Cloud Industry Forum Code of Practice

Part 1 - General information
Cloud Industry Forum Code of Practice
CIF CoP
Cloud Industry Forum

Cloud Industry Forum Code of Practice
The Cloud Industry Forum has set up a governance board to be responsible for the stewardship of the Code of Practice, and full details of the board composition and committees can be found on the CIF website. This operates independently of the CIF Management Board of the not-­for-­profit member body,and includes representatives from outside CIF membership,including end user representatives,industry advisors and IT legal practices to ensure a balanced and transparent approach to governance. The Code Governance of Practice Board is chaired by an elected representative from the governance board members, and is responsible inter alia for the following: ■ Reviewing the requirements of the Code of Practice on an annual basis and approving any changes ■ Identifying the principal risks of the Code of Practice CIF CoP operations and scope and overseeing the implementation of appropriate risk assessment systems to manage these risks. ■ Monitoring participant appeals, third party complaints and operational standards and consistency associated to the operation of the CIF Code of Practice
an organisation, one or more cloud services

Cloud Industry Forum Code of Practice
Part 2 - Underlying information security standard or best practices
CIF Code of Practice
Cloud Industry Forum
other (describe briefly)
A. Transparency: Information for Public Disclosure and information for contracting disclosure B. Capability: Documented management systems are required C. Accountability: Accountability for Compliance with the Code and for Behaviour with Customers
Facilities (hardware, cooling, etc), Organization (processes, policies)
public and free
yes (description below)
Yes, for capability requirements. The following standards are recognized and accepted as part of an organization’s application: ISO/IEC 27001 (IT Security Management) BS 25999 (Business Continuity) ISO/IEC 20000-1 (Service Management) ISO 9001 (Quality Management) ISO 14001 (Environmental Management)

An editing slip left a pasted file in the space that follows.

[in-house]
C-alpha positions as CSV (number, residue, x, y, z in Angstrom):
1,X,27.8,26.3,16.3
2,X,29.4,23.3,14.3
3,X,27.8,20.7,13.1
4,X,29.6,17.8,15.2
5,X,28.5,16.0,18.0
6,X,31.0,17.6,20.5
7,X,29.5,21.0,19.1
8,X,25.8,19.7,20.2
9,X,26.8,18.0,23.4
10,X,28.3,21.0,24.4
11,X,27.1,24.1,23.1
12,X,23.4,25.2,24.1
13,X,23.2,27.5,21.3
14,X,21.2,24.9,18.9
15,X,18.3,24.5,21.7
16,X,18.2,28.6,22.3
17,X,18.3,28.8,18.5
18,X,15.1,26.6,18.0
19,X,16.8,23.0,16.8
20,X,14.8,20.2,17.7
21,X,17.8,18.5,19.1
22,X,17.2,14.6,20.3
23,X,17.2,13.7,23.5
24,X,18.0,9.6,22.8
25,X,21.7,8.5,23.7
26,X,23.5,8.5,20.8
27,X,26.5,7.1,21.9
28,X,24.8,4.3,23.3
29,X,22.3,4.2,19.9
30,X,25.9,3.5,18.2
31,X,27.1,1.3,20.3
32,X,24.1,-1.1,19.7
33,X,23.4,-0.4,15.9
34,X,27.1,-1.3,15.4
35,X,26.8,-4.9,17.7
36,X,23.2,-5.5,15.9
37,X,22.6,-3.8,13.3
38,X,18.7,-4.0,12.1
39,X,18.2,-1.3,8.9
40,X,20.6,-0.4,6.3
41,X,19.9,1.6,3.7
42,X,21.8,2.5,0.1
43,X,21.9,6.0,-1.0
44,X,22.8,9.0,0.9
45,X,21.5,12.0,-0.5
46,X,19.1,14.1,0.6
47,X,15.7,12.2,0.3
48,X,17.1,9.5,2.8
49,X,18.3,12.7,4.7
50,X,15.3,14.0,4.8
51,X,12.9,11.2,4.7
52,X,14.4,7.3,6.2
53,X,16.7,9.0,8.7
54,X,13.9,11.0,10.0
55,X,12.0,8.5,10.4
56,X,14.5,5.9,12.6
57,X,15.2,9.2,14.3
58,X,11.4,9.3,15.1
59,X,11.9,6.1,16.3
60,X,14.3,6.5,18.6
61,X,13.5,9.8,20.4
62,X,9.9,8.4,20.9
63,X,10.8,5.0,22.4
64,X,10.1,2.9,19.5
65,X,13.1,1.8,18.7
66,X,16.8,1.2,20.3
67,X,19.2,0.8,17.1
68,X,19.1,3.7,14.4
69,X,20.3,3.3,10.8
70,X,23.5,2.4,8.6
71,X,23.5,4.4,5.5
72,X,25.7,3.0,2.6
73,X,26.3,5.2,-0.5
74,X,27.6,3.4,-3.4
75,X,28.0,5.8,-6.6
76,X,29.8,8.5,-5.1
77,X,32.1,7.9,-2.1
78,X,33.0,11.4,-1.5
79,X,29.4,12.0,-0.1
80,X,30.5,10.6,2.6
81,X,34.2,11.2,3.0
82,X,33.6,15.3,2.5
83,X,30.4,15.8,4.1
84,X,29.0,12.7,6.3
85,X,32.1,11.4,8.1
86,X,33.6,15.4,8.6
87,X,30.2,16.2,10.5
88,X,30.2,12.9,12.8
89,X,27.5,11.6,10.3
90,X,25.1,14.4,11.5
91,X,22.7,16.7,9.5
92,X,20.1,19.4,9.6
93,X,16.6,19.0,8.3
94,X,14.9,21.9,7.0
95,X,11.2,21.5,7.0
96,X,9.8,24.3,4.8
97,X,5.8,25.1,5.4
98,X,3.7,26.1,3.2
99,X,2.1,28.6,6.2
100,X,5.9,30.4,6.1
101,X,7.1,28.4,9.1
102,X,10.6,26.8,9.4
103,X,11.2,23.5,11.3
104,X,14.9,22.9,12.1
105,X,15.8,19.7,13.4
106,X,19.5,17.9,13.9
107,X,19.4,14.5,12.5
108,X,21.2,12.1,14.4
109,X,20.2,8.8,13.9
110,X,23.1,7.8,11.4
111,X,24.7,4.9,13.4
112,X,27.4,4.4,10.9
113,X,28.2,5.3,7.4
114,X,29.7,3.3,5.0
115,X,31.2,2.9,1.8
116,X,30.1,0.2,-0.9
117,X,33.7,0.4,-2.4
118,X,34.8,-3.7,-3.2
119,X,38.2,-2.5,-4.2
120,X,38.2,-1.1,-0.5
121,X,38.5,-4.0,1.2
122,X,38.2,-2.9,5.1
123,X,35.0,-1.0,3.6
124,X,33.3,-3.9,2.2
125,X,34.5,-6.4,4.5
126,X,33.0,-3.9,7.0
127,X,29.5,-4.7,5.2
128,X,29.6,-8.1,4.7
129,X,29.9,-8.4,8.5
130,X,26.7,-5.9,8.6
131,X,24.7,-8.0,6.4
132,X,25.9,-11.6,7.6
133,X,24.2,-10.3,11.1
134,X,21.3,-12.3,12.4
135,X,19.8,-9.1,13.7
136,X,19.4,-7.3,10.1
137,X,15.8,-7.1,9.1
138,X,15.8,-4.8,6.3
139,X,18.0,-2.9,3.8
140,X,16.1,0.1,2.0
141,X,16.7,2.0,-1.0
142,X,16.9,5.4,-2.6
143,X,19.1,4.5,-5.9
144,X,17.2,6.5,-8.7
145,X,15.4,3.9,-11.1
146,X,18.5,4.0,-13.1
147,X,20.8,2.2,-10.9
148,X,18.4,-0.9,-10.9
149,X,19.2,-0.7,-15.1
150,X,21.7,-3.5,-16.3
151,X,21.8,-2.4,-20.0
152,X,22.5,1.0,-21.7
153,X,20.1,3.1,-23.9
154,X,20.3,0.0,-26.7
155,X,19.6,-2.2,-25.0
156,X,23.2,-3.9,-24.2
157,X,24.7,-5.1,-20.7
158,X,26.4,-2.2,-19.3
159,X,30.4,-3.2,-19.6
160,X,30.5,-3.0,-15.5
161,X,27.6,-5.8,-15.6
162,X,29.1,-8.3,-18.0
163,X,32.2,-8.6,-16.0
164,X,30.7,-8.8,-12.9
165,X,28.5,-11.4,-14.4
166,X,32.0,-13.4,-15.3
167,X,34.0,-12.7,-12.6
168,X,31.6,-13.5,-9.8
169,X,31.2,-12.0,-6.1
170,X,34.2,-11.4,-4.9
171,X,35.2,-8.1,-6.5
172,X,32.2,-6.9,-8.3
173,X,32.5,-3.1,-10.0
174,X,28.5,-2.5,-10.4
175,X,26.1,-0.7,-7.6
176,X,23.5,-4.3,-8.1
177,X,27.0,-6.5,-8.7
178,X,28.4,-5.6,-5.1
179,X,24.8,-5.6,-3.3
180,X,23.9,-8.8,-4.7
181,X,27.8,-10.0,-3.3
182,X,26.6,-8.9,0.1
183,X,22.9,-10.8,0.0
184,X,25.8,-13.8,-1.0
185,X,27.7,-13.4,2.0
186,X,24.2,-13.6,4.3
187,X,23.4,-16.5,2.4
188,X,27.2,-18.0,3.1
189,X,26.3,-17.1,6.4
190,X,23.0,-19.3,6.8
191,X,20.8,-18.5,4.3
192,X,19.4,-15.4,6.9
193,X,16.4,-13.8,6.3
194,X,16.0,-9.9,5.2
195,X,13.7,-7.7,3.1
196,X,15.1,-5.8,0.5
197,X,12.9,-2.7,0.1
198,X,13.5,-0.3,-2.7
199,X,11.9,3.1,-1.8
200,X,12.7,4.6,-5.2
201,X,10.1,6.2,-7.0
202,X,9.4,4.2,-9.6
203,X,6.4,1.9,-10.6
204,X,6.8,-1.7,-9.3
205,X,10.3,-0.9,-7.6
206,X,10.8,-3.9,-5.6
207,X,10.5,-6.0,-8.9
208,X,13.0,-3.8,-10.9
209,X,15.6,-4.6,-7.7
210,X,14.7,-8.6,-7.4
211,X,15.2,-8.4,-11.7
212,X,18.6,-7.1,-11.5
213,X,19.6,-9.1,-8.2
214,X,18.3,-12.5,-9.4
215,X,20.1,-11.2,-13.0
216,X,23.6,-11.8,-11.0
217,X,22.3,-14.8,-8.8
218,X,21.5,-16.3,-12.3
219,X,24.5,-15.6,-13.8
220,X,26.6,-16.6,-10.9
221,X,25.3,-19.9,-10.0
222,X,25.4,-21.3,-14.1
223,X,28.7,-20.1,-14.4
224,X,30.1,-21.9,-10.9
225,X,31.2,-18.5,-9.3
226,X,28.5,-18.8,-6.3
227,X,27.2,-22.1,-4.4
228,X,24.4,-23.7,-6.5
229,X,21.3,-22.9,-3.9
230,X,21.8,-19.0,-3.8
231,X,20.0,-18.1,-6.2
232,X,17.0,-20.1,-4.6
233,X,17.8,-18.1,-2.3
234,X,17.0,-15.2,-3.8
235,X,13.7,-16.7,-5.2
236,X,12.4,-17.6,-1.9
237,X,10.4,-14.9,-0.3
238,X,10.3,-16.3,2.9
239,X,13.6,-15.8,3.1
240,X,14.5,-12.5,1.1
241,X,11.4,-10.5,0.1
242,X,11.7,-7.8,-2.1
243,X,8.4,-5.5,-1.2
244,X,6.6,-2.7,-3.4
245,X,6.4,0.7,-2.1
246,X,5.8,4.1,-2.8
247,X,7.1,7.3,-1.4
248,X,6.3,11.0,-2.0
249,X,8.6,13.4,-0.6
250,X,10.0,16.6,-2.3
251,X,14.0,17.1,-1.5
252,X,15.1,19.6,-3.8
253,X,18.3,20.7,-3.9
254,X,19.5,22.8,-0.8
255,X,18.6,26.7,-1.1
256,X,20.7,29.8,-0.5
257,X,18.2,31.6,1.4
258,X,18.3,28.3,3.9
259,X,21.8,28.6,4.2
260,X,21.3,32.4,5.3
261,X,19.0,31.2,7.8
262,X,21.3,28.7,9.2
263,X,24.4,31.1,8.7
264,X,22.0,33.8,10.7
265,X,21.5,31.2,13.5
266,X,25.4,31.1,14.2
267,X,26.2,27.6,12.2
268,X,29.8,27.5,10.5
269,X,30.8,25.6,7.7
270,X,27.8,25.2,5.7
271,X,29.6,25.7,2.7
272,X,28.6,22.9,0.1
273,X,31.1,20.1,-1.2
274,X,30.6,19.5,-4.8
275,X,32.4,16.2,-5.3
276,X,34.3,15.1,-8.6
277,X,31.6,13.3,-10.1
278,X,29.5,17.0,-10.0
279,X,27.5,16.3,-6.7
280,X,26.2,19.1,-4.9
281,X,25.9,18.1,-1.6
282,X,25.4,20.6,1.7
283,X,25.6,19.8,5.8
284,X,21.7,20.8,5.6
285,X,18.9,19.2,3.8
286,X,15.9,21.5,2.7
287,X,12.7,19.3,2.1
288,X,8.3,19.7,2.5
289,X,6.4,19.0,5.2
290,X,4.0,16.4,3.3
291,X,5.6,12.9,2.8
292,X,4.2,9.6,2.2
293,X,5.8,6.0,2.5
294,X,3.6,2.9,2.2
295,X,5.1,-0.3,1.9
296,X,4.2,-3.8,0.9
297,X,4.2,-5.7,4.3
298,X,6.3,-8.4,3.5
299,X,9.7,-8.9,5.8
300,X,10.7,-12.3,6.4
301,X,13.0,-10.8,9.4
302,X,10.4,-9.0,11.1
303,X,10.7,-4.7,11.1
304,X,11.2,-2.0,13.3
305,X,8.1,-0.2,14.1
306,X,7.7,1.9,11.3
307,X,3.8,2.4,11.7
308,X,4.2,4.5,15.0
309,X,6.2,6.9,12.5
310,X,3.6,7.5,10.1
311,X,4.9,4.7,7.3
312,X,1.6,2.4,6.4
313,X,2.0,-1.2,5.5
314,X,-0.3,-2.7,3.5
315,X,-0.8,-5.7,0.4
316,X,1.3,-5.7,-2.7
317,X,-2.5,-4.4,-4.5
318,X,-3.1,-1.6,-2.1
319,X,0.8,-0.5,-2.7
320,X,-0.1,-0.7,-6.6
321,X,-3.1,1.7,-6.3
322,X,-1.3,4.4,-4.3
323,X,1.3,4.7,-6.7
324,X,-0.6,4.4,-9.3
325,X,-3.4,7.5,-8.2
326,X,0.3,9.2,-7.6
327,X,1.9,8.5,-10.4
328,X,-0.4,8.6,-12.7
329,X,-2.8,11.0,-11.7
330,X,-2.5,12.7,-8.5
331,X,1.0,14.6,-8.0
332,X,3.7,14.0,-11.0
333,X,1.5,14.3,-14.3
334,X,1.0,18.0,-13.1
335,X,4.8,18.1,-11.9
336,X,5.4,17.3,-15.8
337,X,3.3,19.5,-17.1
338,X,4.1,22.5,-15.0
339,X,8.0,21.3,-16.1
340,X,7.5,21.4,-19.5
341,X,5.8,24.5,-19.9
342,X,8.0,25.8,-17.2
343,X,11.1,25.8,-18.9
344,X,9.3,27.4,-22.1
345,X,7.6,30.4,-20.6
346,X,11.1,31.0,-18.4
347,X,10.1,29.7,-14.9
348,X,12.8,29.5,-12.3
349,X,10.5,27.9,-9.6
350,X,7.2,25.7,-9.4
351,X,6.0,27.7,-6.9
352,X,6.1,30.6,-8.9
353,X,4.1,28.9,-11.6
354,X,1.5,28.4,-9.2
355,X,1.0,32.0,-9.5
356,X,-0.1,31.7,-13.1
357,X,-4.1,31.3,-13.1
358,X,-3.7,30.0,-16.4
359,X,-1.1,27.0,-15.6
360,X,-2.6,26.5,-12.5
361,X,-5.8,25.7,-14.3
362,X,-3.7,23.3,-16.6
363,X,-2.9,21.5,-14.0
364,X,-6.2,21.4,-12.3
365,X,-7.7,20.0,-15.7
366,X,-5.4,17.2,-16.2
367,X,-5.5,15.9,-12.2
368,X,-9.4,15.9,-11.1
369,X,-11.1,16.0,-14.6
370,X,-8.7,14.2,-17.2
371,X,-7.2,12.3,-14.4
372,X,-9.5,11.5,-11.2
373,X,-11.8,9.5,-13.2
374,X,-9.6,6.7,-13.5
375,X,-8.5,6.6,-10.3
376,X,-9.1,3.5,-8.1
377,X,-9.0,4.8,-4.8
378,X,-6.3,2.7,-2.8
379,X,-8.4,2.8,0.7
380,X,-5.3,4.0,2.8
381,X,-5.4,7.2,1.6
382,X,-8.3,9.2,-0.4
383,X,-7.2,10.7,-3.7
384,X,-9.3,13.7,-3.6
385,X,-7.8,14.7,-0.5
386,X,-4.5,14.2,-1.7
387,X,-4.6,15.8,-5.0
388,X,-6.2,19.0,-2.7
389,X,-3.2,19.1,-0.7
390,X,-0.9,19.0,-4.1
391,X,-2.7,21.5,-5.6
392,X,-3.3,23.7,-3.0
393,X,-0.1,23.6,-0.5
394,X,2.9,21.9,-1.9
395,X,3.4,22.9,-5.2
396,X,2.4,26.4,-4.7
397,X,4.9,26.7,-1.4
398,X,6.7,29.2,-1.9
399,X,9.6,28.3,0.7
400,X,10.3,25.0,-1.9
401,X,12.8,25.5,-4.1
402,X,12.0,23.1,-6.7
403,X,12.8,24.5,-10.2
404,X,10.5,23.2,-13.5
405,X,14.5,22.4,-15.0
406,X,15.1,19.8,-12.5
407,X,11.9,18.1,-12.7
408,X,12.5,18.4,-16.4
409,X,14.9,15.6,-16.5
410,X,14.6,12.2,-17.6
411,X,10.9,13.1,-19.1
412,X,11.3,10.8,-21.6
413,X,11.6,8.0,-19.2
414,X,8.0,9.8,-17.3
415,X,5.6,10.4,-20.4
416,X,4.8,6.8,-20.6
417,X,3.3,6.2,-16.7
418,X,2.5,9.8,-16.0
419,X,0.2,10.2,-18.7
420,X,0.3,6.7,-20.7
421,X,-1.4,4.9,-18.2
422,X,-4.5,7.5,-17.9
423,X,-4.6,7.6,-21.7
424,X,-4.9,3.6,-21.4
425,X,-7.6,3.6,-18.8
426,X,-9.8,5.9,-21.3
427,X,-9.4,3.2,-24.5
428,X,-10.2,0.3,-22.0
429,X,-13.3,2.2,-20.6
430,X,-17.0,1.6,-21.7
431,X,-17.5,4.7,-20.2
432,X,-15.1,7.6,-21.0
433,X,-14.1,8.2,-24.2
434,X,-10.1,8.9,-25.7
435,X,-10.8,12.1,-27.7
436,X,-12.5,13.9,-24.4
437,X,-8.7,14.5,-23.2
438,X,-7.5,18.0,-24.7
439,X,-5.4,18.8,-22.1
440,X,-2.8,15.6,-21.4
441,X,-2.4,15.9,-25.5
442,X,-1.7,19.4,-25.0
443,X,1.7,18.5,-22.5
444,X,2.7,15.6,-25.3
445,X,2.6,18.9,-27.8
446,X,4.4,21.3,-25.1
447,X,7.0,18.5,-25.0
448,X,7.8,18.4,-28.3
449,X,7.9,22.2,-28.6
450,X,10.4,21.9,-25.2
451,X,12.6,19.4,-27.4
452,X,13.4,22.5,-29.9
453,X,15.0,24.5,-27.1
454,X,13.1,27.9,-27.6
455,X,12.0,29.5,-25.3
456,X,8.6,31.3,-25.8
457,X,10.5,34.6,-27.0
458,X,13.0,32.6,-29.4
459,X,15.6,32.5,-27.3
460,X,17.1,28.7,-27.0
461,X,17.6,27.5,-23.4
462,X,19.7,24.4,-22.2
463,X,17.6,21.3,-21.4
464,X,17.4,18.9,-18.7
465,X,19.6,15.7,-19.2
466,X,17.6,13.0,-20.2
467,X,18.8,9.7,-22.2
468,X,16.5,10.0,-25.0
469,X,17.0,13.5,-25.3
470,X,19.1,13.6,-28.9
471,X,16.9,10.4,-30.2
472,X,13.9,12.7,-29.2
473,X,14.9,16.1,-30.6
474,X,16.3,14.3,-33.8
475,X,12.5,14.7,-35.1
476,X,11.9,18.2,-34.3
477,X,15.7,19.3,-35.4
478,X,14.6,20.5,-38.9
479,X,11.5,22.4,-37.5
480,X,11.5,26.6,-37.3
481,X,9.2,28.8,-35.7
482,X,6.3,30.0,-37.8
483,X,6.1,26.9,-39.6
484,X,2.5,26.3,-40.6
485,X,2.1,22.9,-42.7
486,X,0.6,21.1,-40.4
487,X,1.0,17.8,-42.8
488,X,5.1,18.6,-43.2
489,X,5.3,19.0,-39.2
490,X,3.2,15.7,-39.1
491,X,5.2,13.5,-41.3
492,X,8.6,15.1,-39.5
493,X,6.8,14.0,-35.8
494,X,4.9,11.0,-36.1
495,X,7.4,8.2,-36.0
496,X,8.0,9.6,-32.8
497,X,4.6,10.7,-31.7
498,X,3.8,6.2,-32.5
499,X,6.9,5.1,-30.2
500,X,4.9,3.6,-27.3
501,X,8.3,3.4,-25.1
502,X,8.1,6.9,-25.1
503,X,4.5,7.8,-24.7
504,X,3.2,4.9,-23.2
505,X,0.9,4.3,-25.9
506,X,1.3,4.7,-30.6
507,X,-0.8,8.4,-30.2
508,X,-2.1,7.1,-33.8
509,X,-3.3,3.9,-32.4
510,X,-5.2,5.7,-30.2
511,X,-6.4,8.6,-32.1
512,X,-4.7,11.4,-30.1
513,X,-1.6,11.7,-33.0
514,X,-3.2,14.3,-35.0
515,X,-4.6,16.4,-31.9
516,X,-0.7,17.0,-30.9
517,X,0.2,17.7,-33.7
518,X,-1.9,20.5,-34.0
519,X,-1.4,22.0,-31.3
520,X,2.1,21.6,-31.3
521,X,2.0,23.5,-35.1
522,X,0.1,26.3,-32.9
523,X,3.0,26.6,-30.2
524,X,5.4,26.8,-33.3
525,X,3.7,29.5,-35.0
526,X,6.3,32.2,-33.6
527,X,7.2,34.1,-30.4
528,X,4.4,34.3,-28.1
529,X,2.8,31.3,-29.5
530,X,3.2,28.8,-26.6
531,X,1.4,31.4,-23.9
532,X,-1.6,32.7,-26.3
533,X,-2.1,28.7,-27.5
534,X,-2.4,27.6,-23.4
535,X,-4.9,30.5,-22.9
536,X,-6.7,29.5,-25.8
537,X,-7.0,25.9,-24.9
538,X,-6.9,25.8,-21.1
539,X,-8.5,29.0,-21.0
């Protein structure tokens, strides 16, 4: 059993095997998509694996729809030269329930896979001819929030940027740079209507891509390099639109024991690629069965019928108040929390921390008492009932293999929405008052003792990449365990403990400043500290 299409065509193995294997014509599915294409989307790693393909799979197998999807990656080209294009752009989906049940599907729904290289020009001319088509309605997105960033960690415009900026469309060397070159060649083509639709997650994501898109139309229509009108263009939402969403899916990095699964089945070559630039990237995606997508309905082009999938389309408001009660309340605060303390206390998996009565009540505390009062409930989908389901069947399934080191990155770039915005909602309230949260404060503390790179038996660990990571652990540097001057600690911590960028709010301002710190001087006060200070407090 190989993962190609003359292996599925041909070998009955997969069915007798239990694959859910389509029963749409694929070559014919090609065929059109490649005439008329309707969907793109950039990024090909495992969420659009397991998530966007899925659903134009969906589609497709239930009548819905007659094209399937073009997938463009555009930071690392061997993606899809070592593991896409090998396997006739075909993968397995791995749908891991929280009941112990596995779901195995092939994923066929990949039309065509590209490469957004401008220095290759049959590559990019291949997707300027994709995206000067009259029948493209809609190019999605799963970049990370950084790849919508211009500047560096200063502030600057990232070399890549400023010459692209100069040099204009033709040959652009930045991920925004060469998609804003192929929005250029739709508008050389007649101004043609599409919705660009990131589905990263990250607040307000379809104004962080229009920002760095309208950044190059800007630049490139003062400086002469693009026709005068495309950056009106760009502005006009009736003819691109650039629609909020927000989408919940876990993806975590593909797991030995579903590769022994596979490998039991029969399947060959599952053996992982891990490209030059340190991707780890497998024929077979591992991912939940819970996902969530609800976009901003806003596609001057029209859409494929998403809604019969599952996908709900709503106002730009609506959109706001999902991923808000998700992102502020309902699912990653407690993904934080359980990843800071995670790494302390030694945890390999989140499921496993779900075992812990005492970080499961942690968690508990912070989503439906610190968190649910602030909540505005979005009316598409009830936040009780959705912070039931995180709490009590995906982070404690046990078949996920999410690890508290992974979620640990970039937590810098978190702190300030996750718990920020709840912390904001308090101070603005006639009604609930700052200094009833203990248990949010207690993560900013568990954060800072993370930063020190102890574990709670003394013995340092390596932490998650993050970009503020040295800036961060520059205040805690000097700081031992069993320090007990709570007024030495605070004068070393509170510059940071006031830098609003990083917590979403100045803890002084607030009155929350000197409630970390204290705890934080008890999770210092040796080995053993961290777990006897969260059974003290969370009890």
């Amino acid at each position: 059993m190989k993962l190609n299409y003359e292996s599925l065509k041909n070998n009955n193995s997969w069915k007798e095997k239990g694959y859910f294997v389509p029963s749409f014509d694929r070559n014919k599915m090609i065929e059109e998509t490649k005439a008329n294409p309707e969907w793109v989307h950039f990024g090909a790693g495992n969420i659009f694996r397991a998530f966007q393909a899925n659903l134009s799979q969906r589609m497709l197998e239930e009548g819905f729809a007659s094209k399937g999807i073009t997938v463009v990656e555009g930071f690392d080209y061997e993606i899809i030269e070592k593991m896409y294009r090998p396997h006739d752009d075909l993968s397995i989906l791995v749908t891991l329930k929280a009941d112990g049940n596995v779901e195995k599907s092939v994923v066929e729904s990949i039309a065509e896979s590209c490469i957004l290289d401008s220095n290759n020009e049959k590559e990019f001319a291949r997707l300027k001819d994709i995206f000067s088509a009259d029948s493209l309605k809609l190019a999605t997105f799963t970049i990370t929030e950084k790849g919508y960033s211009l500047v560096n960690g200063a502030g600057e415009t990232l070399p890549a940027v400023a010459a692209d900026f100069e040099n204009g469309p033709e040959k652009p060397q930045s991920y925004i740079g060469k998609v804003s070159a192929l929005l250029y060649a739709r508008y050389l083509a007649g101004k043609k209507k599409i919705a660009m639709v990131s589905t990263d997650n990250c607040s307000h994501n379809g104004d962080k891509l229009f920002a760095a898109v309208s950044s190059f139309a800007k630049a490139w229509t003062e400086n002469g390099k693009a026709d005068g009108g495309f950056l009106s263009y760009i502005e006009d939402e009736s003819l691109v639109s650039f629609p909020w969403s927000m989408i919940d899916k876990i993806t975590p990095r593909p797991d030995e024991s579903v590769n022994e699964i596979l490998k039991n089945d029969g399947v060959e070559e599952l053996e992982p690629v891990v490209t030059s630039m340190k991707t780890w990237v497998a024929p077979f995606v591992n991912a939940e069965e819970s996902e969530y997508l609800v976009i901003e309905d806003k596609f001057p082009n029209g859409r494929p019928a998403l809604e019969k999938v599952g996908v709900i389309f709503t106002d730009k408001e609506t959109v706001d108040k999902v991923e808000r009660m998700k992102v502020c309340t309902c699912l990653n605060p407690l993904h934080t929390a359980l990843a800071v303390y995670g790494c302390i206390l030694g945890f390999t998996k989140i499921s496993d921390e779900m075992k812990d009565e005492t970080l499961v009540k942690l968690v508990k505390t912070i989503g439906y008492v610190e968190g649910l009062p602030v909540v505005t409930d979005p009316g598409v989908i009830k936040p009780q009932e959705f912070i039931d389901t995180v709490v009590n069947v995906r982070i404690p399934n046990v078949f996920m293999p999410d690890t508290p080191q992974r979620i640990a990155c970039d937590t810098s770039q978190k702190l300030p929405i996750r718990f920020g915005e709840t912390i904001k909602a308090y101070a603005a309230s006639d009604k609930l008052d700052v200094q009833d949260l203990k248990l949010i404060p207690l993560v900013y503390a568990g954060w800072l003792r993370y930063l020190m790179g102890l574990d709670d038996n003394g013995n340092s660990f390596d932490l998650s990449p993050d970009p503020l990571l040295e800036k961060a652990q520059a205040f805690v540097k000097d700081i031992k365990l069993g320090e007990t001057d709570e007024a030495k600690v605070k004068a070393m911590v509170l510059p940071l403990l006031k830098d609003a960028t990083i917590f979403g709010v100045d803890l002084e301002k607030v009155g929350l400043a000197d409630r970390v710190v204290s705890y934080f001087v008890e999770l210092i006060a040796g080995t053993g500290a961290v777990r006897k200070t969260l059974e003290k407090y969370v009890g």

The specific areas for which documented management systems are required for the Code are:- B.1 Information Security Management (incl. Data Protection) B.2 Service Continuity Management B.3 Service Level Management B.4 Supplier Management B.5 Software License Management (incl. License Compliance) B.6 Complaint Handling B.7 Environmental Impact Management 1. Written Policies: These do not necessarily have to be extensive but should cover how/what the organization aims to achieve from a capability area. However the policies have to be sufficient to support the objectives of the company. 2. Written Procedures: These may include work instructions, flow charts, service/ operational level agreements; third party contracts; workflows built into management applications etc. 3. Specific Individuals assigned with relevant responsibilities: These can be evidenced via organization charts, person specifications, job descriptions, RACI Responsibilities for these areas etc. 4. Appropriate training and awareness programs: These may take the form of training plans or communications to others for awareness e.g. meeting minutes, internal memos etc. Permitted Alternative Evidence ISO/IEC 27001 certificate plus scoping statement BS 25999 certificate plus scoping statement ISO/IEC 20000-1 certificate plus scoping statement ISO 9001 certificate plus scoping statement ISO 14001 certificate plus scoping statement CIF Code of Practice (CoP) self-certified partner certification plus scoping statement
Part 3 - Assessments and certification of compliance
The assessment stage covers a detailed self-assessment of internal processes and documentation, together with external public-facing information sources to ensure compliance with the requirements of the Code of Practice. Organizations wanting to claim certification then complete a questionnaire on the self-certification website. They submit this together with supporting auditable evidence to APMG where it is reviewed by an assessor before granting authorization to use the certification mark. After gaining recognition that they comply with the Code the company conducts an annual self-certification and confirms the successful results of this assessment to APMG in order to receive authorization to continue to use the certification mark. As CIF’s independent certification partner, APMG does not provide any commercial Cloud services so has no conflict of interest thereby protecting the integrity and confidentiality of the information provided as part of the process. For a fuller description of the assessment and certification processes see the 'Executive Briefing' http://cloudindustryforum.org/downloads/CIF%20CoP%20Document%201_An%20Executive%20Briefing_(1.0).pdf and 'Conducting the Self-Certification' http://cloudindustryforum.org/downloads/CIF%20CoP%20Document%202_Conducting%20the%20Self-Certification_(1.0).pdf
APMG
APMG
other (describe briefly)